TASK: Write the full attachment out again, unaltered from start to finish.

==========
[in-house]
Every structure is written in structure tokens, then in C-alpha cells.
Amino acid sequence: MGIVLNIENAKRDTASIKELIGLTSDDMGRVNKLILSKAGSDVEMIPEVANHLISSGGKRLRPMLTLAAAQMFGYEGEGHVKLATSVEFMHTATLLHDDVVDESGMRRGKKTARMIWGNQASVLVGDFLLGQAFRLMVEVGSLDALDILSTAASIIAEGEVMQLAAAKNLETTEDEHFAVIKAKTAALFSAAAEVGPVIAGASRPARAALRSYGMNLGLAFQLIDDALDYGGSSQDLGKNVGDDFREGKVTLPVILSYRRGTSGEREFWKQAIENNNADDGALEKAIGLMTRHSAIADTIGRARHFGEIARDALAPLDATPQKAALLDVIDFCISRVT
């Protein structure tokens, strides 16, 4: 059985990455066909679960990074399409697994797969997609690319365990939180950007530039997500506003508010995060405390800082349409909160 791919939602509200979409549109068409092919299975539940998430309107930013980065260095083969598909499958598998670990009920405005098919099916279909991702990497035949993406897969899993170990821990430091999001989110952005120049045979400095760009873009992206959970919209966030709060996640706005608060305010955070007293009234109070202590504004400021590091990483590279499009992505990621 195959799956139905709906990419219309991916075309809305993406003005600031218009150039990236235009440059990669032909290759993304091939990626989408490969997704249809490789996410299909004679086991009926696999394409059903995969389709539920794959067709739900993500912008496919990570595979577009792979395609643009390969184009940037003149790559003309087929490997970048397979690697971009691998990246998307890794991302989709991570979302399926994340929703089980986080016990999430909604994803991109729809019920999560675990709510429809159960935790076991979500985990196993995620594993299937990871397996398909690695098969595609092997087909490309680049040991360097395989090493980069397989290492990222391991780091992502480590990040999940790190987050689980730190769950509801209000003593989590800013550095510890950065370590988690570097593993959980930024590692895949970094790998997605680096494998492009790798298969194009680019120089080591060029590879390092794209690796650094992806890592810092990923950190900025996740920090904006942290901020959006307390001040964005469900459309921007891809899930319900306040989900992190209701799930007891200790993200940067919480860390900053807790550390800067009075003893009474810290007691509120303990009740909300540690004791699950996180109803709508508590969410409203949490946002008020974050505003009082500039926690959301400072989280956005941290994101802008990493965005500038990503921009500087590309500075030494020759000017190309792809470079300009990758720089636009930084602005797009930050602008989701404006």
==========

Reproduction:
[in-house]
Every structure is written in structure tokens, then in C-alpha cells.
Amino acid sequence: MGIVLNIENAKRDTASIKELIGLTSDDMGRVNKLILSKAGSDVEMIPEVANHLISSGGKRLRPMLTLAAAQMFGYEGEGHVKLATSVEFMHTATLLHDDVVDESGMRRGKKTARMIWGNQASVLVGDFLLGQAFRLMVEVGSLDALDILSTAASIIAEGEVMQLAAAKNLETTEDEHFAVIKAKTAALFSAAAEVGPVIAGASRPARAALRSYGMNLGLAFQLIDDALDYGGSSQDLGKNVGDDFREGKVTLPVILSYRRGTSGEREFWKQAIENNNADDGALEKAIGLMTRHSAIADTIGRARHFGEIARDALAPLDATPQKAALLDVIDFCISRVT
């Protein structure tokens, strides 16, 4: 059985990455066909679960990074399409697994797969997609690319365990939180950007530039997500506003508010995060405390800082349409909160 791919939602509200979409549109068409092919299975539940998430309107930013980065260095083969598909499958598998670990009920405005098919099916279909991702990497035949993406897969899993170990821990430091999001989110952005120049045979400095760009873009992206959970919209966030709060996640706005608060305010955070007293009234109070202590504004400021590091990483590279499009992505990621 195959799956139905709906990419219309991916075309809305993406003005600031218009150039990236235009440059990669032909290759993304091939990626989408490969997704249809490789996410299909004679086991009926696999394409059903995969389709539920794959067709739900993500912008496919990570595979577009792979395609643009390969184009940037003149790559003309087929490997970048397979690697971009691998990246998307890794991302989709991570979302399926994340929703089980986080016990999430909604994803991109729809019920999560675990709510429809159960935790076991979500985990196993995620594993299937990871397996398909690695098969595609092997087909490309680049040991360097395989090493980069397989290492990222391991780091992502480590990040999940790190987050689980730190769950509801209000003593989590800013550095510890950065370590988690570097593993959980930024590692895949970094790998997605680096494998492009790798298969194009680019120089080591060029590879390092794209690796650094992806890592810092990923950190900025996740920090904006942290901020959006307390001040964005469900459309921007891809899930319900306040989900992190209701799930007891200790993200940067919480860390900053807790550390800067009075003893009474810290007691509120303990009740909300540690004791699950996180109803709508508590969410409203949490946002008020974050505003009082500039926690959301400072989280956005941290994101802008990493965005500038990503921009500087590309500075030494020759000017190309792809470079300009990758720089636009930084602005797009930050602008989701404006």